Earlier this month, my good friend Sarah and I had the rare privilege to feast on a fantastic Lebanese lunch prepared by none other than our new friend and chef extraordinaire, Julie Taboulie. For those of you who don’t know Julie, I’ll do my best to describe her. A few adjectives will doubtless come to mind the very moment you meet her: radiant, gorgeous, sincere, intuitive, smart, talented, incredibly personable, passionate, delightful beyond belief. Need I go on? Basically, when you are in her presence, Julie just makes you feel like you are basking in gorgeous Mediterranean rays of sunshine. She is full of ideas and is determined to singlehandedly educate the world in the marvels, health benefits, and delicacies of Lebanese cuisine–and mark my words, she will do it! With her delightful (and adorable) “Mama” by her side, who Julie claims is her cultural fact-checker and quality minister, the world will be a better place once everyone has indulged in Julie’s recipes. Trust me. I am on a mission to help spread the word.

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Her show, “Cooking with Julie Taboulie,” airs on Create TV. Check her website for listings and updates at julietaboulie.com.

This is what Julie prepared for our amazing lunch at our MacKenzie-Childs Studio. She was kind enough to recap for us here:

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Mouthwatering Mezze Plate

Labneh, homemade Lebanese strained yogurt: creamy, dreamy, and deliciously strained, silky smooth yet substantially significant, Lebanese yogurt drizzled with extra virgin olive oil and sprinkled with savory and spicy spices, scooped up with warm wedges of Lebanese pocket pita bread.
Jibneh Mashallale, homemade Syrian string cheese: stringy, soft, and somewhat salty super-skinny strands of braided cheese, seasoned with subtle spices, sea salt, and spiked with itsy-bitsy black nigella slightly-smoky spiced seeds (Habbat al Barakah, meaning “blessed seed”).
Zaytoun, olive: the “unofficial official” olive of Lebanon. These small, salty, and spicy cracked, marinated green olives are seen spread atop small plate upon small plate, and presented alongside traditional Lebanese mezze and meals morning, noon or night, making mouths water for more and more of these zingy-zesty Zaytoun!

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Za’atar, Lebanese “Thyme Seasoning” Savory Signature Spice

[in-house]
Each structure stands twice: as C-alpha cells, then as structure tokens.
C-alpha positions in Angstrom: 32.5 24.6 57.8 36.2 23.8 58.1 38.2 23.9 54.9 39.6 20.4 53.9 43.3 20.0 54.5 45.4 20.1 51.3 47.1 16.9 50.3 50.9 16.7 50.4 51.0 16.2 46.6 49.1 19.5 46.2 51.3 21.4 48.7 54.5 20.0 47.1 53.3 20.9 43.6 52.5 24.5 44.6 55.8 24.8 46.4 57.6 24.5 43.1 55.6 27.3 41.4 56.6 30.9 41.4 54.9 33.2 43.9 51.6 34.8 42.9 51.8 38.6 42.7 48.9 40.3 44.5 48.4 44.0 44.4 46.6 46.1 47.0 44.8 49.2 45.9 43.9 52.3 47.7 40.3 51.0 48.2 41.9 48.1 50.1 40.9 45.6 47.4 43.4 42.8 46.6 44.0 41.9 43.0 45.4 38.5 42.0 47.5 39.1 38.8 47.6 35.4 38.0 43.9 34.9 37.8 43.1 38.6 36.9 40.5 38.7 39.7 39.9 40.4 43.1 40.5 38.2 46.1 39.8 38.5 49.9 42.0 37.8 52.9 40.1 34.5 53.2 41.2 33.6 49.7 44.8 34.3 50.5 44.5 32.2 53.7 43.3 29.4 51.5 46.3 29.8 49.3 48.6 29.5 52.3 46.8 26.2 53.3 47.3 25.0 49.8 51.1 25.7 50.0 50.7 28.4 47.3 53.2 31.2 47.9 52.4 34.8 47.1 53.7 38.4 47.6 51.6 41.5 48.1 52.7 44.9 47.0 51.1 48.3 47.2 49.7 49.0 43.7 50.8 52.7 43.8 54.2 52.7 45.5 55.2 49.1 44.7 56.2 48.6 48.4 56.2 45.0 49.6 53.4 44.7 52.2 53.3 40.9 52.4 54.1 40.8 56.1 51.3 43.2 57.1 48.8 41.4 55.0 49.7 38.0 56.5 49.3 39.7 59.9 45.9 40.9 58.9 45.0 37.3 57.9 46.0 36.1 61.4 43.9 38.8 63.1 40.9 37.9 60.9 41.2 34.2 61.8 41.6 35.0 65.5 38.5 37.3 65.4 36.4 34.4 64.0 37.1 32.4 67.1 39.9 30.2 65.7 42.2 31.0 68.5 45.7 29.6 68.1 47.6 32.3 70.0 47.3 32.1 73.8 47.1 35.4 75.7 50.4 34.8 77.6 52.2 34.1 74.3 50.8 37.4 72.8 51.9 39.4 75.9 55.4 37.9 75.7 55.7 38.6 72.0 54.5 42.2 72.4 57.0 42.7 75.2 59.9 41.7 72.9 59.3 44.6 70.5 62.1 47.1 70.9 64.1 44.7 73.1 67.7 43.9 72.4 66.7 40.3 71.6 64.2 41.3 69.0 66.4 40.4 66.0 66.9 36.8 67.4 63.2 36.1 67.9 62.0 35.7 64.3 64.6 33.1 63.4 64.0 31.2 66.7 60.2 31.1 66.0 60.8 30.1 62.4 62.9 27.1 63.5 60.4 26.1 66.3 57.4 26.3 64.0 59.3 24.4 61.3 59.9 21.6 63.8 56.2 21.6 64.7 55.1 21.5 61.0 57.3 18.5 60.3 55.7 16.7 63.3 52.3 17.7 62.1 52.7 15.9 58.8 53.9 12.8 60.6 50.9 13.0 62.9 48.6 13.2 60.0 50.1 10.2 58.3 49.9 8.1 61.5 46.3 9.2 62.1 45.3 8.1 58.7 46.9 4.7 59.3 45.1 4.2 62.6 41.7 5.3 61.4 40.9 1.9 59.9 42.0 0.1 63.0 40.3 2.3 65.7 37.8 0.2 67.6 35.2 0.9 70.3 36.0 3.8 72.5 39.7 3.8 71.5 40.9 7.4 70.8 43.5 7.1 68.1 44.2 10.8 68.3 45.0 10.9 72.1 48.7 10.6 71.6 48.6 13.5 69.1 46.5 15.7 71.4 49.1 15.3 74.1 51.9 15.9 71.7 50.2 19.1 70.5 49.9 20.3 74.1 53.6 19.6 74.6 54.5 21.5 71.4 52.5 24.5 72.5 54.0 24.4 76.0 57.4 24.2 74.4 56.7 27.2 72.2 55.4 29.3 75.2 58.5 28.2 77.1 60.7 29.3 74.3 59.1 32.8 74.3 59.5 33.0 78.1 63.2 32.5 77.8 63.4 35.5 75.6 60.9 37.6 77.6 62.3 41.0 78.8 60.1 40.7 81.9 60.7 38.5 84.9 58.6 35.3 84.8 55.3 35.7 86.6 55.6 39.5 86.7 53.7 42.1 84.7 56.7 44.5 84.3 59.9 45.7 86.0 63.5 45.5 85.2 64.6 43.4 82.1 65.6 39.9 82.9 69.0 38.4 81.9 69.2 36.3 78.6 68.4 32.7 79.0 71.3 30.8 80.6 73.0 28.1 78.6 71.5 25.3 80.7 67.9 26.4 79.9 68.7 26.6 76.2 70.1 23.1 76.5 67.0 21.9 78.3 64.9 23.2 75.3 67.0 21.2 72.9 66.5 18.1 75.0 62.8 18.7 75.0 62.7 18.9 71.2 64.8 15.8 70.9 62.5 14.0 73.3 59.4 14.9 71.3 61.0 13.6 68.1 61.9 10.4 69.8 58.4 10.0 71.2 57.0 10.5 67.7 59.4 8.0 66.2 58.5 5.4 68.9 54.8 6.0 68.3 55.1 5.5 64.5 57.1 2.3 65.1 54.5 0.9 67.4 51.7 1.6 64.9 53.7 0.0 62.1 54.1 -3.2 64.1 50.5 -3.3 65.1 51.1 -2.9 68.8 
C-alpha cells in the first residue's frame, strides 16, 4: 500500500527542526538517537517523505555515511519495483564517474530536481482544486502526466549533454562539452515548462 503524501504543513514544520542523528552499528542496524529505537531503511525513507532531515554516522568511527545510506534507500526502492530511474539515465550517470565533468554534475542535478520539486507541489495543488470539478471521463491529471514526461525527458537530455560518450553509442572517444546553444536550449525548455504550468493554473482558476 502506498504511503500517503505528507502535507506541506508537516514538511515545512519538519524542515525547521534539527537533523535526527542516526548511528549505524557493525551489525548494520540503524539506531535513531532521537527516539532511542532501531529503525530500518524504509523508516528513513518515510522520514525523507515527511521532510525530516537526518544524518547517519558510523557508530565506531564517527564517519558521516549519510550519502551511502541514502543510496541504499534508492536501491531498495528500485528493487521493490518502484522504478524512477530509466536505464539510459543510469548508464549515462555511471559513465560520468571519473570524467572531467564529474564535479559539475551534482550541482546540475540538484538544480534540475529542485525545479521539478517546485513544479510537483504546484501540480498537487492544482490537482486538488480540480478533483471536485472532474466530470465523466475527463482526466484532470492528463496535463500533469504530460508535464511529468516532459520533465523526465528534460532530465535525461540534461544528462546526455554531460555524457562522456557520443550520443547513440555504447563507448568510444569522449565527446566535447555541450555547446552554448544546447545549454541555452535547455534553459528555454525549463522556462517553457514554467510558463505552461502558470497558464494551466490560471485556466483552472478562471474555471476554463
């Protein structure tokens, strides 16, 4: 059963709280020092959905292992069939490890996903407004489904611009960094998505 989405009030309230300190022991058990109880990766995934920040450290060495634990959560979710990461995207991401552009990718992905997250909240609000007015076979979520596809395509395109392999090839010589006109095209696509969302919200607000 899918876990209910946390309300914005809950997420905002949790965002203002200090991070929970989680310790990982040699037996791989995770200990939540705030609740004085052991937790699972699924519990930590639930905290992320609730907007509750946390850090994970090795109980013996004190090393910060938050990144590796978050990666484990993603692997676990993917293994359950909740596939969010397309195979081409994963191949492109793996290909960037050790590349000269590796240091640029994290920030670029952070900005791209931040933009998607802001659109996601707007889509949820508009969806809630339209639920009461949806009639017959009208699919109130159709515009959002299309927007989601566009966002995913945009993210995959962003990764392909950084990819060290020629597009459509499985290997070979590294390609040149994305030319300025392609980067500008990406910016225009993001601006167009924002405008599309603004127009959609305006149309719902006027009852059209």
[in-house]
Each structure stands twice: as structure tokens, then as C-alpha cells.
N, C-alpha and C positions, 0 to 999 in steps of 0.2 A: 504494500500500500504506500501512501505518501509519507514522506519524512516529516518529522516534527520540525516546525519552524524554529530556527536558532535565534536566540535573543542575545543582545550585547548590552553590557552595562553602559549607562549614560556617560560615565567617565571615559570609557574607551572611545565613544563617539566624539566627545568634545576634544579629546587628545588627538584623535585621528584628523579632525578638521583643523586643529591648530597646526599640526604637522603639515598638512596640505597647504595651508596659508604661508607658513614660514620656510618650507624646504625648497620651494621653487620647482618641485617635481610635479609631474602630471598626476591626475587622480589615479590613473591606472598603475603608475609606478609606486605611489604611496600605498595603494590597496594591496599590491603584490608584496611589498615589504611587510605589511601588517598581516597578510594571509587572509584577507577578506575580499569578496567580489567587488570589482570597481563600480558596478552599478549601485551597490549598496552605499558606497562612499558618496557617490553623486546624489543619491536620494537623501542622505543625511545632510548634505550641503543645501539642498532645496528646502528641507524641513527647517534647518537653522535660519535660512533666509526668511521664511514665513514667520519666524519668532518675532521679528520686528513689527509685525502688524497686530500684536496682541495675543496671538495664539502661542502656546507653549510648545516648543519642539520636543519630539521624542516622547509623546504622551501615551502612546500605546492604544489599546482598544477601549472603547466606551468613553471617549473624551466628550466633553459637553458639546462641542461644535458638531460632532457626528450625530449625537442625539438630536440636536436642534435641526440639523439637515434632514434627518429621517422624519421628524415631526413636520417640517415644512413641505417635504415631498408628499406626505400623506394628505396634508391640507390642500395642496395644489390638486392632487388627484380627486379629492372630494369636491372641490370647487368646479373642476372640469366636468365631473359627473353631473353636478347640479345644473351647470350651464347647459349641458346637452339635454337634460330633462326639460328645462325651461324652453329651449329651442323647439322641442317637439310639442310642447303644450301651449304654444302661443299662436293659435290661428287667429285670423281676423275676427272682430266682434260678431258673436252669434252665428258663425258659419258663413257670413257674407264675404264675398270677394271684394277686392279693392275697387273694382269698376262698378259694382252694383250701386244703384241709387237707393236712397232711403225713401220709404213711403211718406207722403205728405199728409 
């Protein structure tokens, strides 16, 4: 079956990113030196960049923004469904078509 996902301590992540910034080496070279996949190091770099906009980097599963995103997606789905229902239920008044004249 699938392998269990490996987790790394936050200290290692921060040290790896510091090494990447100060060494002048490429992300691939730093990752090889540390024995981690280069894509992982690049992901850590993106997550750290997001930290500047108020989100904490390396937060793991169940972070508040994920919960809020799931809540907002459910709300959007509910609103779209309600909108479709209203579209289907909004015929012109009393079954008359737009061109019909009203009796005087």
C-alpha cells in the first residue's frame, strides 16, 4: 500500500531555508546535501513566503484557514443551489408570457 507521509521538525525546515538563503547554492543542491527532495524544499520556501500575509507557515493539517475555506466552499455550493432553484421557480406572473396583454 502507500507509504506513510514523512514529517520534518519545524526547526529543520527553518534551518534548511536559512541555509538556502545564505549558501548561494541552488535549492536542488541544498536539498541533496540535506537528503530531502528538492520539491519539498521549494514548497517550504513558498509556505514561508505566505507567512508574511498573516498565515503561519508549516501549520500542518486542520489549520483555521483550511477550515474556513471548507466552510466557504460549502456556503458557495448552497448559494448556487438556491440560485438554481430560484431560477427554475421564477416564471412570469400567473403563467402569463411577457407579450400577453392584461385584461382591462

Za’atar: literally translates to “thyme” in Lebanese. This traditional and staple savory spice mixture is made of freshly dried wild Za’atar, Greek oregano, thyme, sumac spice, sea salt, and sesame seeds that are slightly toasted. Then this earthy and zesty thyme herb blend is finely ground together to create a truly one-of-a-kind taste that is tart, tangy, savory, slightly sour, and salty, yet suddenly sharp all at the same time. This alluring, appealing, and aromatic signature spice of Lebanon is, above all, addictively and appetizingly tasty.

You Just Found Your New Favorite Salad: Fattoush

Fattoush: belonging to the family of dishes known as “fattat,” meaning to use day-old flatbread as a base, this Lebanese-Levantine peasant bread salad is anything but peasant-tasting and full of sudden surprises! An exhilarating and eclectic explosion of colorful, fresh, and flavorful vibrant vegetable variety and hand-picked herbs meet a medley of mixed greens dressed in an extra virgin olive oil, lemon, garlic, and herb vivacious vinaigrette that is generously spiked with sumac spice, then tossed together with crispy-crunchy and toasted-to-perfection pocket pita bread pieces that place this salad in a whole other hemisphere. Unlike its ultra-finely chopped counterpart, taboulie, comparatively speaking this salad is roughly chopped into rather large rustic-style slices, and seasoned sour-to-taste, creating a truly out-of-sight salad!

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Crave-a-licious Coosa Bil’ Lahme Mahshi! Stuffed Middle Eastern Specialty Squash